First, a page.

By Rebecca M. Vaccariello
Some people believe that a guardianship proceeding may be inevitable if they age and become incapacitated before dying. That is not the case however. As long as a person has a power of attorney document that covers all the financial aspects of their life and also their healthcare decisions, the general rule is that that person does not need a guardianship proceeding commenced if they become incompetent. A durable power of attorney survives a person’s incompetency.
As we all know, there are always exceptions to the rule. There are some instances where a person has a power of attorney, and a guardianship proceeding is still needed. For some of these instances, you can avoid them with careful planning. Other situations may not always be able to be prevented because they cannot be anticipated, such as your appointed agent acting improperly and not acting in your best interests. If the agent you select needs to be removed and you are already incapacitated, you will need to have a guardian appointed and your agent can be subject to both civil and criminal penalties.
One notable and widely reported example of the problems that can arise when an agent acts improperly involved philanthropist Brooke Astor, who appointed her son as her agent only to have him steal her expensive artwork and use her money to pay his own expenses. In that unusually extreme situation, not only was a guardian eventually appointed, but her son was charged and convicted in criminal court in New York on multiple counts. A recent reported case in Florida involved a grandmother suing her two granddaughters for exploitation as well as breach of fiduciary duty under a power of attorney in which she appointed them as her agents. There are things you can do to try to prevent problems down the road, as set forth below.
1. Choosing a Trusted Agent
The single most important thing you can do is to thoughtfully choose your agent who will act for you. This single step is perhaps the most crucial to avoid both a guardianship and mismanagement of your assets when you are incapacitated. It is also important to have a trustworthy person because that person will immediately have the ability to take over your financial accounts, even if you are not incapacitated yet. Some people consider telling the agent that they are named, but not providing the actual power of attorney document to them, and telling them the attorney who has it in the event it is needed due to incapacity.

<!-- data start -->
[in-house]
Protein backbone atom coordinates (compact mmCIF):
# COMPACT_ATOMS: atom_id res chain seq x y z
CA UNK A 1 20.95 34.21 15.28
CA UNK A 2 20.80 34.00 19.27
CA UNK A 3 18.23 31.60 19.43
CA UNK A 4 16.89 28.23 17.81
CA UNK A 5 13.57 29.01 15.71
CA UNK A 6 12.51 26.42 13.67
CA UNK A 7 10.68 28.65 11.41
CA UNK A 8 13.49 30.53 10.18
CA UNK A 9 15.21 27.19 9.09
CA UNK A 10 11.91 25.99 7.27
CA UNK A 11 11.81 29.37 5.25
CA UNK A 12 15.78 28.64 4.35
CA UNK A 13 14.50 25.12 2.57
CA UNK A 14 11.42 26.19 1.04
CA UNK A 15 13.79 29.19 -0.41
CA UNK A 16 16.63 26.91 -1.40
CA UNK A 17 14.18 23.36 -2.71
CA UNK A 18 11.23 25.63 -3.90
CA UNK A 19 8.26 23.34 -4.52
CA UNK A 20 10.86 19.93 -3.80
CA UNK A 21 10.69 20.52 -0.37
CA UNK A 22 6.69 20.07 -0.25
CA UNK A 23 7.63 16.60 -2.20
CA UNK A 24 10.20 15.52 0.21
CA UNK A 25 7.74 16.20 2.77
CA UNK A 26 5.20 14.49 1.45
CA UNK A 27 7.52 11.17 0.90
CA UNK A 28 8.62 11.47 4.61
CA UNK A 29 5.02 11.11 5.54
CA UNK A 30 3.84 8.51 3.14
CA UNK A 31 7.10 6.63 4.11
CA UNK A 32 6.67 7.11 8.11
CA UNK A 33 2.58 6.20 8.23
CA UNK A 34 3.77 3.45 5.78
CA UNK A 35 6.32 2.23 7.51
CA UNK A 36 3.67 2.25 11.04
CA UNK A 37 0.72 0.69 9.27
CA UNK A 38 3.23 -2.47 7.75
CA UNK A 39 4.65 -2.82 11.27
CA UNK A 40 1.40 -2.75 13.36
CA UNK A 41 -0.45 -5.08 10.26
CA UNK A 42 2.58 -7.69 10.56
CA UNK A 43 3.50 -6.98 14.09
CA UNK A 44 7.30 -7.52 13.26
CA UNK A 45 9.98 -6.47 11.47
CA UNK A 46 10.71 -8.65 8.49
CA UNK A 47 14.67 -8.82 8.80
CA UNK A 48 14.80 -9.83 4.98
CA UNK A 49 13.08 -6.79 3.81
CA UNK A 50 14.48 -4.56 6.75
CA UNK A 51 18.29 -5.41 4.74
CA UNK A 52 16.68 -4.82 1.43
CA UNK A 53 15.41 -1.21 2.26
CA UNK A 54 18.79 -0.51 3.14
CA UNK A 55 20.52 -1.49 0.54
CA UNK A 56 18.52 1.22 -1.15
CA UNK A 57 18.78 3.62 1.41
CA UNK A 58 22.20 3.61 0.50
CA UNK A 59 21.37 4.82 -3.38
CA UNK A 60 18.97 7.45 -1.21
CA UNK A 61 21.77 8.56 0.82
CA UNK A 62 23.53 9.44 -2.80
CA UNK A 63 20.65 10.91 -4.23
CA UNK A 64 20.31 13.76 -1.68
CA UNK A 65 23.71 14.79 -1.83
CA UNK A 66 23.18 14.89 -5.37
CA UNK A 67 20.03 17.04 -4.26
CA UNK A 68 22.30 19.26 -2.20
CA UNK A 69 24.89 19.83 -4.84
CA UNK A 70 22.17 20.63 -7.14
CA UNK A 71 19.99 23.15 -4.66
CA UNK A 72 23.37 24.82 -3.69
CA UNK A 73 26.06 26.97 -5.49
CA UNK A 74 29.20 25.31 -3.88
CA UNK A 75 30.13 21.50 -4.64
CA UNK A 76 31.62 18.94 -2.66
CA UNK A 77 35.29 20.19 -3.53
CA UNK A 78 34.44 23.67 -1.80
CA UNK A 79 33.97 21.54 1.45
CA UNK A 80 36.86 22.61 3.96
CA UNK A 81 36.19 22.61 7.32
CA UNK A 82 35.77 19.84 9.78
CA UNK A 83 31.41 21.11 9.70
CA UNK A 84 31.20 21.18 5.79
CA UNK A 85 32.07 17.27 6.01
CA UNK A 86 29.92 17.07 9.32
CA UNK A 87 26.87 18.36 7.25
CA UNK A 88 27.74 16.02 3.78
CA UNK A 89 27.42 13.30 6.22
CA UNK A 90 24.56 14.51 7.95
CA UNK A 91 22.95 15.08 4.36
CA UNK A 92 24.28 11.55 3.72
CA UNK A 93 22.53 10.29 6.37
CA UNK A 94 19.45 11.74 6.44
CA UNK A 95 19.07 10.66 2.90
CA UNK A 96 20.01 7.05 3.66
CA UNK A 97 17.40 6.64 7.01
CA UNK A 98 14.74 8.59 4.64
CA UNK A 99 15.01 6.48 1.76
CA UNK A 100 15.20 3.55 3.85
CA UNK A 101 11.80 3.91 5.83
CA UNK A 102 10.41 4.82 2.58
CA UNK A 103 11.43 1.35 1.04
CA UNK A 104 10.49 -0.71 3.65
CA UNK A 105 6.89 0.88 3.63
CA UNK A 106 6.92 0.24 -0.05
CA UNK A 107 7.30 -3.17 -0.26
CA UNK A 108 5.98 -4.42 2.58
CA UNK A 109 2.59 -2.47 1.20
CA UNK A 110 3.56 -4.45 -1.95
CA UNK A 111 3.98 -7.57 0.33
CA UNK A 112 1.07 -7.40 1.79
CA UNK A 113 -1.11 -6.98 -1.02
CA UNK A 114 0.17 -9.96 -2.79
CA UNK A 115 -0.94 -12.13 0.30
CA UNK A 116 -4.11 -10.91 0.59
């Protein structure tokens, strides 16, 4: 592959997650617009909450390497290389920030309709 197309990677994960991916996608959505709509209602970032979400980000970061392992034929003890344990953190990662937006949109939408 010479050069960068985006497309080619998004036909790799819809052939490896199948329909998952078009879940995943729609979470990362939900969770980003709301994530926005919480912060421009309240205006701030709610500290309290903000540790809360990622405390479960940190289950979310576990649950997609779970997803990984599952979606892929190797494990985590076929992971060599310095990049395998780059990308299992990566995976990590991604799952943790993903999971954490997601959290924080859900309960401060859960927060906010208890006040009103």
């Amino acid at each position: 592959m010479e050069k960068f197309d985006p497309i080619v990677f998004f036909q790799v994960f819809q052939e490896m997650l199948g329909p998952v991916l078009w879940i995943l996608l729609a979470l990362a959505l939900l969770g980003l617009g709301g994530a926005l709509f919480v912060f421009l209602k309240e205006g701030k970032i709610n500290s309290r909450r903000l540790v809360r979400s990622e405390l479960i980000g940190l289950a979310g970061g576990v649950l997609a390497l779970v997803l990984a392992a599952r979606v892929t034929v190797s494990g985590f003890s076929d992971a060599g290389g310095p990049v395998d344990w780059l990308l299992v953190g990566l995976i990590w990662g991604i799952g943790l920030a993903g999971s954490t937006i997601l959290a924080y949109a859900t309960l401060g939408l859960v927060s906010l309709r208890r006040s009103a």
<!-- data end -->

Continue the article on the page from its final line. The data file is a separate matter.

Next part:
2. Other Safeguards in the Power of Attorney Document
Some people may want to name two co-agents as a safeguard, however this can create logistical problems if two agents have to act together. It also may not be advisable to name two agents who may not be able to work together because that also could create the need for a guardianship. Everyone should be clear on whether gifting is permitted under the power of attorney, and the limits of such gifting. You can also require that your agent provide regular accounting statements to an attorney or other third party as an additional check and balance on your agent. While this is not commonly done, it is an option that can be written into any power of attorney document. Unlike a guardianship proceeding where a court reviews annual accounting statements, with a power of attorney document there is no supervision of your agent other than what you expressly require.
3. Other Options
There are also other estate planning options that should be considered in conjunction with a power of attorney document. While this article is focused on powers of attorney, such documents are often something that are part of other estate planning documents. A trust could be a good option for some people. The trustee can initially be you, and can later be another third party.
You can avoid guardianship in most cases. Potential problems with documents such as a power of attorney document are largely preventable with proper planning. If you have specific concerns about your family dynamic or the agent you are seeking to appoint, it is always important to be open and honest with your attorney. There may be options you are unaware of that your attorney can bring to your attention and that are beyond the scope of this article. However, if you fail to execute a power of attorney document, that is the one way to ensure that your family or a third party will need to commence a guardianship proceeding in the event you become incapacitated and cannot handle your own medical and financial affairs. It is more cost effective and less stressful for everyone involved to avoid a guardianship proceeding when possible.
Rebecca M. Vaccariello is a litigation attorney at Salvatori, Wood, Buckel, Carmichael & Lottes. Rebecca focuses her practice on civil litigation matters, including trust and estate litigation and guardianships. She is involved in the Florida Bar Real Property, Probate and Trust Law (RPPTL) Section and a member of the Guardianship, Advance Directives and Power of Attorney Committee, as well as the Probate and Trust Litigation Committee.